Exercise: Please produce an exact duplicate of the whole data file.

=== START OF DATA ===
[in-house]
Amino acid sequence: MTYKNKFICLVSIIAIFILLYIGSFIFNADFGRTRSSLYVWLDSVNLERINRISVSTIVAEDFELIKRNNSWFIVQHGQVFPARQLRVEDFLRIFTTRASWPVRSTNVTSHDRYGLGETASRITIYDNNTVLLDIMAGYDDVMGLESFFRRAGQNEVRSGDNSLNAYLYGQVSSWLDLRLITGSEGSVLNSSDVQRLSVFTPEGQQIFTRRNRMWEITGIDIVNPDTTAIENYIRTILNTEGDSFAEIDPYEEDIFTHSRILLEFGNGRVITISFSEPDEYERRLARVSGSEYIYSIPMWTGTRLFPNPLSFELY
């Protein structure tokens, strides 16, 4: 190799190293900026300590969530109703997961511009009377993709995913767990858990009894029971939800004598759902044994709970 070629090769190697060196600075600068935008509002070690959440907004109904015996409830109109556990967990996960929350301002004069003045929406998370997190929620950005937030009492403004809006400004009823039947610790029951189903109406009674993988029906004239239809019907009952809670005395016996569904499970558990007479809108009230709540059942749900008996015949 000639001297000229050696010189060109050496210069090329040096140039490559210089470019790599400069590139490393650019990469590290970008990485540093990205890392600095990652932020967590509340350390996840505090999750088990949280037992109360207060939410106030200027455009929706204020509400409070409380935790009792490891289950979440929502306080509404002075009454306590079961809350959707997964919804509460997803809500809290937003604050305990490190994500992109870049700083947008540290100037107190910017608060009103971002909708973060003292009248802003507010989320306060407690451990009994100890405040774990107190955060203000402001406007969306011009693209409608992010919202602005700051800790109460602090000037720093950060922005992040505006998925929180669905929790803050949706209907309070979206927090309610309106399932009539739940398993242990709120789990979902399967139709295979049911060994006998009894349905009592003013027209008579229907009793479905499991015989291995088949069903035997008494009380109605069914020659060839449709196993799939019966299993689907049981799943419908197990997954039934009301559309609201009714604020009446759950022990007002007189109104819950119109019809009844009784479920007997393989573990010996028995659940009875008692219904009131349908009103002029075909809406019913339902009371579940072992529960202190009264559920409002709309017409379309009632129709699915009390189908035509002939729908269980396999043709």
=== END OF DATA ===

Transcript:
[in-house]
Amino acid sequence: MTYKNKFICLVSIIAIFILLYIGSFIFNADFGRTRSSLYVWLDSVNLERINRISVSTIVAEDFELIKRNNSWFIVQHGQVFPARQLRVEDFLRIFTTRASWPVRSTNVTSHDRYGLGETASRITIYDNNTVLLDIMAGYDDVMGLESFFRRAGQNEVRSGDNSLNAYLYGQVSSWLDLRLITGSEGSVLNSSDVQRLSVFTPEGQQIFTRRNRMWEITGIDIVNPDTTAIENYIRTILNTEGDSFAEIDPYEEDIFTHSRILLEFGNGRVITISFSEPDEYERRLARVSGSEYIYSIPMWTGTRLFPNPLSFELY
């Protein structure tokens, strides 16, 4: 190799190293900026300590969530109703997961511009009377993709995913767990858990009894029971939800004598759902044994709970 070629090769190697060196600075600068935008509002070690959440907004109904015996409830109109556990967990996960929350301002004069003045929406998370997190929620950005937030009492403004809006400004009823039947610790029951189903109406009674993988029906004239239809019907009952809670005395016996569904499970558990007479809108009230709540059942749900008996015949 000639001297000229050696010189060109050496210069090329040096140039490559210089470019790599400069590139490393650019990469590290970008990485540093990205890392600095990652932020967590509340350390996840505090999750088990949280037992109360207060939410106030200027455009929706204020509400409070409380935790009792490891289950979440929502306080509404002075009454306590079961809350959707997964919804509460997803809500809290937003604050305990490190994500992109870049700083947008540290100037107190910017608060009103971002909708973060003292009248802003507010989320306060407690451990009994100890405040774990107190955060203000402001406007969306011009693209409608992010919202602005700051800790109460602090000037720093950060922005992040505006998925929180669905929790803050949706209907309070979206927090309610309106399932009539739940398993242990709120789990979902399967139709295979049911060994006998009894349905009592003013027209008579229907009793479905499991015989291995088949069903035997008494009380109605069914020659060839449709196993799939019966299993689907049981799943419908197990997954039934009301559309609201009714604020009446759950022990007002007189109104819950119109019809009844009784479920007997393989573990010996028995659940009875008692219904009131349908009103002029075909809406019913339902009371579940072992529960202190009264559920409002709309017409379309009632129709699915009390189908035509002939729908269980396999043709």